- Gather opinions on your topic from thought leaders who will not be able to attend the event
Crafting the proper emails is another major part of the content strategy behind your event. Rather than thinking of this as an entirely separate entity, use the blog posts and videos you’re producing as your subject matter.
After the event, use the emails of those who attended to stay in touch by sending out a thank you and any materials you have to offer like presentation decks or photos from the event. You should also ask for feedback on your event by emailing a survey from SurveyMonkey or a similar provider.
While planning social media for an event can be another blog post in itself, remember as you’re putting your content strategy together that these two elements go hand in hand. Make sure you’re weaving social media prompts throughout the assets you produce. At a minimum, create a hashtag that fits with your brand and/or the theme of the event and let everyone know to use that hashtag when posting about the event on social. It should appear somewhere on every piece of content.
To engage your audience on social media before the event takes place, consider running a Twitter chat using the hashtag you select, or allowing people to ask questions for the speakers with that hashtag.
You can also use social media to run contests. If tickets to your event are not free, do a ticket giveaway online. During the event, you can have a contest for the best/funniest/most RTed tweet or picture tagged with your hashtag.
Finally, have guests check into the event on Foursquare as an added way of tracking attendance.
When the event is over, use your hashtag to track which pieces of content were most engaging for your social audience, and gather any feedback on your event.
Having all the above content will do wonders for promoting your event and following up afterwards, but it certainly won’t make your event run smoothly and flawlessly. For that to happen, you’ll need to put together three more pieces of critical content for your internal team: outlines of what you need, when each part of the event will take place, and who will be in charge of each activity.
Each event and company will have it’s own unique needs, but make sure you’ve given consideration to the following:
Food & Drink
Whether you’re having your event catered or providing everything, make sure you’ve thought about: allergy needs, setup and distribution, how an open bar v. cash bar would work, what you’re allowed to have at your venue, and how much your venue will help with the serving and clean up processes. Find out if you will need to provide your own plates, napkins, ice, bottle openers… anything associated with food and drink that if forgotten will affect the event experience.
Make sure you’ve clarified what will be provided and what you’re expected to bring. Have a backup copy of every presentation and a fall back plan for if something is not working properly.
Make sure you have a clear demarcation of where your guests can find your event. Talk to your venue about any size, material or placement restrictions. Signage should be branded and also relate to the theme of the event. Get it ordered well in advance so you don’t have to worry about it not being done in time for the event. Don’t forget that mistakes happen and you may have to send it back to the printer.
Will guests be seated? At tables or in rows of chairs? Will everyone be able to see any presentations you’ll be having? Is the food and drink placed in a location that will be easy enough to access without being distracting to other aspects of the event? Picture your event the way you want it to take place and make sure you’ve cleared all of your ideas with your venue.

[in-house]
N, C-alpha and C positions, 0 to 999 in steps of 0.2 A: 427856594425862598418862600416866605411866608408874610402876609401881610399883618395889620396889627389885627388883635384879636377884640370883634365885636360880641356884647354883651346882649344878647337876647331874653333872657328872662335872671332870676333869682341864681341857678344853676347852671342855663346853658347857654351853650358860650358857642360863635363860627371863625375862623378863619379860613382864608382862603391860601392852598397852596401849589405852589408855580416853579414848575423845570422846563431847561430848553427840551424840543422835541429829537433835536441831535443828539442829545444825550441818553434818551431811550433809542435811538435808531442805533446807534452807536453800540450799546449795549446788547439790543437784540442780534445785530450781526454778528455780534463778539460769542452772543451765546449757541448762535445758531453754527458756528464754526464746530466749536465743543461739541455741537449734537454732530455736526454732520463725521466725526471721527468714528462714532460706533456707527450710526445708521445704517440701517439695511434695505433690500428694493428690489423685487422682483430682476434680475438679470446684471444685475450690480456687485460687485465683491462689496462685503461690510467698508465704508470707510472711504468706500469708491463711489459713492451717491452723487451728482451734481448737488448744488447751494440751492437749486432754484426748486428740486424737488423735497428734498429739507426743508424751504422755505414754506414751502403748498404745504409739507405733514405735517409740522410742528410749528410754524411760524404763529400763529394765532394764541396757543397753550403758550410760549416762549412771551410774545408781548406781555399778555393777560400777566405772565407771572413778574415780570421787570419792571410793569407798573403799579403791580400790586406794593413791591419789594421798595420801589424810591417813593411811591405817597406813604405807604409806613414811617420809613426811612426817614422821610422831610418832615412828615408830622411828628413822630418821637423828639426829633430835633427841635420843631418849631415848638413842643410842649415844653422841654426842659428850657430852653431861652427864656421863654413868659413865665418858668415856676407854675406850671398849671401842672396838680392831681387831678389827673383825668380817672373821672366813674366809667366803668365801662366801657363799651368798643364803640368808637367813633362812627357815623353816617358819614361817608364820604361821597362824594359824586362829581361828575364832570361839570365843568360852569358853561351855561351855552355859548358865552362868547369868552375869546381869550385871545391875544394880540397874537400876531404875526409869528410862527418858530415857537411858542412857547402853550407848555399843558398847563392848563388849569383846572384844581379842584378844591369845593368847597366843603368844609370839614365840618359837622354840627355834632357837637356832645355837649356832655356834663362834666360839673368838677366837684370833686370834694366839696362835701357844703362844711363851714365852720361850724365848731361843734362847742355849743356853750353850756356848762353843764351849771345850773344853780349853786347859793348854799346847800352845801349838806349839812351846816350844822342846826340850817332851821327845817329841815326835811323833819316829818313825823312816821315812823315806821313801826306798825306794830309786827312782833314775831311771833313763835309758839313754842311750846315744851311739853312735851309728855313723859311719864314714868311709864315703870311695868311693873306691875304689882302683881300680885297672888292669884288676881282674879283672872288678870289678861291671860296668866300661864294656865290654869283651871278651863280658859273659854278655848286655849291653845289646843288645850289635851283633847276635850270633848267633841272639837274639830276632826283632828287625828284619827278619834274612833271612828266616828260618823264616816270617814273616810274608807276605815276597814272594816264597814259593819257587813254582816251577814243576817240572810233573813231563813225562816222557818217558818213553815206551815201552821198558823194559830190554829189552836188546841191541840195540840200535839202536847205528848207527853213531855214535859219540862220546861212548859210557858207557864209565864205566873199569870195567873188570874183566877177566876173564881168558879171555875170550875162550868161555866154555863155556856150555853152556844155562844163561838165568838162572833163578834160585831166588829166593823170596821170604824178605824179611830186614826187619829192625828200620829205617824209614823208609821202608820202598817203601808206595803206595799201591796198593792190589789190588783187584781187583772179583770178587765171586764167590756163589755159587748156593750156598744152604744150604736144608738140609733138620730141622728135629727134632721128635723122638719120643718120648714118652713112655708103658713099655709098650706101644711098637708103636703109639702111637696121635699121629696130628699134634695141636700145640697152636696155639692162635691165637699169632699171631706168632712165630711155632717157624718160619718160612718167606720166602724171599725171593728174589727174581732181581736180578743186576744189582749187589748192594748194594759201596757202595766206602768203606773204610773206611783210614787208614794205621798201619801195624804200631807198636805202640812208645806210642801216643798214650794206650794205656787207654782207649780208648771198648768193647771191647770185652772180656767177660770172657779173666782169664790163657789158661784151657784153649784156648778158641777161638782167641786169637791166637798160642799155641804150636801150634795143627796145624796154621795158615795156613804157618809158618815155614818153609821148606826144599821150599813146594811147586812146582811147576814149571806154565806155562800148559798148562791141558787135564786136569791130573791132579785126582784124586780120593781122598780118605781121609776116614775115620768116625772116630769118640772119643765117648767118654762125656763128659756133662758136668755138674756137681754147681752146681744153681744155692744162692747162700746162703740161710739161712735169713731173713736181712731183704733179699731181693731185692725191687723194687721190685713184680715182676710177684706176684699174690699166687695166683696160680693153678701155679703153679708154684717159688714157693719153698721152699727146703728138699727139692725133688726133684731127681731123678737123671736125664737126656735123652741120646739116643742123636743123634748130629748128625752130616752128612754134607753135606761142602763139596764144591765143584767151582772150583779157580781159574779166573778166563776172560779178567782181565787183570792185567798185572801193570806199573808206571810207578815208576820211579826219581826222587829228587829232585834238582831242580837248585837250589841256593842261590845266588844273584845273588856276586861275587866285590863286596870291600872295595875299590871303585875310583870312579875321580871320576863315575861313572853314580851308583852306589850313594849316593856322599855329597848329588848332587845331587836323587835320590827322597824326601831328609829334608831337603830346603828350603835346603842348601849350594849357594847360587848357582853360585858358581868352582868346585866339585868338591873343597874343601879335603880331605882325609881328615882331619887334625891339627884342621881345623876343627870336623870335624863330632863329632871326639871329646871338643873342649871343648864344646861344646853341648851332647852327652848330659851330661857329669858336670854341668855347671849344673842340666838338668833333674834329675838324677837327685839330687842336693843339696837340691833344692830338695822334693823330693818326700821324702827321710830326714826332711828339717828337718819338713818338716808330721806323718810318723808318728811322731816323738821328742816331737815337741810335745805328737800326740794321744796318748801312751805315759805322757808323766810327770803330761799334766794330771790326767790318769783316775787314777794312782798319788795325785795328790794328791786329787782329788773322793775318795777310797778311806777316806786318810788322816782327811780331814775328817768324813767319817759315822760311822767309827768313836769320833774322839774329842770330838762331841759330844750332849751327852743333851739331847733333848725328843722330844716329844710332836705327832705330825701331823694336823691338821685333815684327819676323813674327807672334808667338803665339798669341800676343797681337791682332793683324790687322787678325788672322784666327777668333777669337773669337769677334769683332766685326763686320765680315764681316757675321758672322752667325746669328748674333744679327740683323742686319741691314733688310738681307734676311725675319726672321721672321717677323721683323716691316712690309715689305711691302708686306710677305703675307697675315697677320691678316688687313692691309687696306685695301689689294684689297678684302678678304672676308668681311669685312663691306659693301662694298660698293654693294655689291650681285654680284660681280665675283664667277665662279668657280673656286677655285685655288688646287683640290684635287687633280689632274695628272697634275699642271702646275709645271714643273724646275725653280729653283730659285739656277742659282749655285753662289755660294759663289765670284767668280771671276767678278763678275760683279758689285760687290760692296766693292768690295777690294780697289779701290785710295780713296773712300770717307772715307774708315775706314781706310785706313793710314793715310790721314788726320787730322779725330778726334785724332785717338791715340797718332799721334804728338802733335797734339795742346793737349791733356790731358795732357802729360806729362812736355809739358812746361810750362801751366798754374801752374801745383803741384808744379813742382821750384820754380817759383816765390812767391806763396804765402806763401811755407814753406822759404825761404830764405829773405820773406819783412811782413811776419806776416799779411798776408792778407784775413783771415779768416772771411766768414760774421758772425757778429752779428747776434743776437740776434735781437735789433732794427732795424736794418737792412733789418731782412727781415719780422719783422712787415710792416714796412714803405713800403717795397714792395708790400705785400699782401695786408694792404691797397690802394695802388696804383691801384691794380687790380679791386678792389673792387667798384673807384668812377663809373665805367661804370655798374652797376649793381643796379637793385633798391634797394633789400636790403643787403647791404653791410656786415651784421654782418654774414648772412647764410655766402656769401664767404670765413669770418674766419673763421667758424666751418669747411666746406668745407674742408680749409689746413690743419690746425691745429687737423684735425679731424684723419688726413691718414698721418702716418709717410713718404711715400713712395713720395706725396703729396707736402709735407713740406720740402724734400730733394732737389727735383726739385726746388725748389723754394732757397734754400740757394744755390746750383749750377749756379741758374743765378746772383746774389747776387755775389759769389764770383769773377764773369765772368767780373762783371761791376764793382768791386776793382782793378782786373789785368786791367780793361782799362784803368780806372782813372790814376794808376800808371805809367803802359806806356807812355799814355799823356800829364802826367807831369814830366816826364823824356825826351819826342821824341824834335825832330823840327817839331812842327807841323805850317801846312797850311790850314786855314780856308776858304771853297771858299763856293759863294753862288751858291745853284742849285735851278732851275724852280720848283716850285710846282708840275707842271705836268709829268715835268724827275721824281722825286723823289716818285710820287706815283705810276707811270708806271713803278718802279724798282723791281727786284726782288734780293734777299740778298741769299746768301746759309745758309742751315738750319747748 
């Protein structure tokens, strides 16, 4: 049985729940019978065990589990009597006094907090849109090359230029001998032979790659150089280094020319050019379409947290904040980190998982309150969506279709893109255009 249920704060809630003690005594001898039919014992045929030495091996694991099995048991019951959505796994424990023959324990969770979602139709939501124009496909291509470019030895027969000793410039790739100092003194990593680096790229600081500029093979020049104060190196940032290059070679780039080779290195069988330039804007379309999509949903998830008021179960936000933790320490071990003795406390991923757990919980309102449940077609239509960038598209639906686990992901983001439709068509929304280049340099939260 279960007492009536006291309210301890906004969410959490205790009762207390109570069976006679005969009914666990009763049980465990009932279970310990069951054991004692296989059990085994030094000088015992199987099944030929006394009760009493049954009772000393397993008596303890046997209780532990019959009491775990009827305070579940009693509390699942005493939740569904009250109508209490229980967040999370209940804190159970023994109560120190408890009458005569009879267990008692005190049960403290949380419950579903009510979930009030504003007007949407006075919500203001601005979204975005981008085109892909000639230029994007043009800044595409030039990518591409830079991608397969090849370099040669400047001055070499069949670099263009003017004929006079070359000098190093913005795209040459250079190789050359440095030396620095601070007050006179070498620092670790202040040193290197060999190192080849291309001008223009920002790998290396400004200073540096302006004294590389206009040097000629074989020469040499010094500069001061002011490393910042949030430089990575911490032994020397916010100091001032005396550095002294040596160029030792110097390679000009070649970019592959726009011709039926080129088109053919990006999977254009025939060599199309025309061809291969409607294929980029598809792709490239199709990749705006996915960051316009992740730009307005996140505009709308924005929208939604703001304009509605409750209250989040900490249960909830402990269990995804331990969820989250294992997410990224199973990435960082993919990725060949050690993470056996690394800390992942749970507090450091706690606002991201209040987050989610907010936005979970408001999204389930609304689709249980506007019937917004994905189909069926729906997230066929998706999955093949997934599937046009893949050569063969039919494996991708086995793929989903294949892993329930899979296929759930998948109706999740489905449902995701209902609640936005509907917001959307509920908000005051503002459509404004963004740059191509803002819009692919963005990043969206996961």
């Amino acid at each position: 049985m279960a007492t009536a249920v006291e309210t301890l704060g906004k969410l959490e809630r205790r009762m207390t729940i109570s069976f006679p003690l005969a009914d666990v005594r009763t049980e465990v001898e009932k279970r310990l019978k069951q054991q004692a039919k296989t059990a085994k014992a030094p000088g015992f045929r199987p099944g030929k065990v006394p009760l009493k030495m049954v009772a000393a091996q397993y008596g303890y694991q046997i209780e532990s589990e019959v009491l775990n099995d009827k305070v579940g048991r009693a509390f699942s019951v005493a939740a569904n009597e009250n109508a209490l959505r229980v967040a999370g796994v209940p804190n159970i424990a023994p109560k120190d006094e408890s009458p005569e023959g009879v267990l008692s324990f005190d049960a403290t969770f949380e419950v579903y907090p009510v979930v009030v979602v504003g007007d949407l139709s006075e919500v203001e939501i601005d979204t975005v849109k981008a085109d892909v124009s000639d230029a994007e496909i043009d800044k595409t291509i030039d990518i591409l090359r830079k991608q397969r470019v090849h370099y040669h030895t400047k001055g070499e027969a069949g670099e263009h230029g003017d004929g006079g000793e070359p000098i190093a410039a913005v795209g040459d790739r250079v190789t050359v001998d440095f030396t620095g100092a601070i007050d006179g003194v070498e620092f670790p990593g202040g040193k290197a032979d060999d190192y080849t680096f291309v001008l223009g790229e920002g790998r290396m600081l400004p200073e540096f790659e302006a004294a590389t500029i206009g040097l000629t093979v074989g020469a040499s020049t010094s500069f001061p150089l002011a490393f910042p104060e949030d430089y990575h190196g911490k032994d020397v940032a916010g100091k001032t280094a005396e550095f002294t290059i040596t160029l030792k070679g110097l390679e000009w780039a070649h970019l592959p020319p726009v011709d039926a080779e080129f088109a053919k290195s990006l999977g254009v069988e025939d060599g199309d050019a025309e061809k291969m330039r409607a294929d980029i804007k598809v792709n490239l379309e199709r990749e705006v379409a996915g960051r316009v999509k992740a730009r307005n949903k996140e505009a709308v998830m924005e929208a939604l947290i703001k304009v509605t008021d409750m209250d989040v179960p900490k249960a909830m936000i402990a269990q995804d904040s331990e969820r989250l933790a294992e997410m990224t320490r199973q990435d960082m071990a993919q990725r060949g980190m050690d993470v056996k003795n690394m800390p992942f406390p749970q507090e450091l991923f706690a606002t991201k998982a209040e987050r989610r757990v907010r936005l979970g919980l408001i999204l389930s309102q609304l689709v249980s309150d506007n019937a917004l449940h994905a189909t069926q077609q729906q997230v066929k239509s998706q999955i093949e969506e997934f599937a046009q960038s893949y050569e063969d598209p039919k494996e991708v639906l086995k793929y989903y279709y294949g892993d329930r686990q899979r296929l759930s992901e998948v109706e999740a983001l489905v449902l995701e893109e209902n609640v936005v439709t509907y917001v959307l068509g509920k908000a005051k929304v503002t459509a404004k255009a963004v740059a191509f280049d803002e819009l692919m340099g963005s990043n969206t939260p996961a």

Items You Are Providing
There may be a sizeable list of various other things you need that you are responsible for so make sure your checklist serves as a reminder for anything that needs to be transported from the office to the event. This can include: guest list, name tags, business cards, giveaway items, a camera, etc.
Know what time food will be served, speakers will begin and end—leaving room for questions if applicable, and note the time and length of any other activities taking place. Don’t neglect set up and clean up, as sometimes these can be the most important.
Often the check-in process will be the first part of your event and can set the tone in a good or bad way—so make sure you are prepared before guests begin arriving. Have enough staff on hand so that there is never too long of a line, and have an orderly and efficient process for getting people signed in and through to the event as soon as possible.
You need to know what will happen if your event starts to fall behind schedule. Check with your venue ahead of time to find out if there is a grace period for running late or if there is another event immediately following, meaning you will have to cut something out and move everything along to end at the designated time.
First, look at the list of what you’re responsible for bringing to the event. Make sure each and every item is the designated responsibility of one person. “I thought [ ] was bringing that…” is not something you want to hear.
To stay on schedule, make sure you have at least one person in charge of show flow. This person should be giving time cues to others throughout the event to keep everything on track, and communicate issues that may cause a change in schedule. Consider using time cue cards to pace speakers, or making periodic announcements at events where there is a strict timeline.
Finally, if your staff is running the event without help from an outside company, schedule different people from different departments to tasks that will represent their strong suits. For instance, the sales team can make sure networking is running smoothly while the tech team is setting up the A/V. If possible, schedule responsibilities in a way that each person is working the event for a period of time and getting to enjoy the event for another period.
If you have created thoughtful promotional content that doesn’t feel like advertising, planned for the details, and have a follow up campaign in the queue, you’re ready! There may be a lot of work that goes into an event but when your guests are pleased, you’ll find that it’s all worth it.
Do you have more great ideas for event-related content? Let me know in the comments. And, if you want to see how the iAcquire team has been hard at work at putting these tips into action, join us at our next event on September 25th.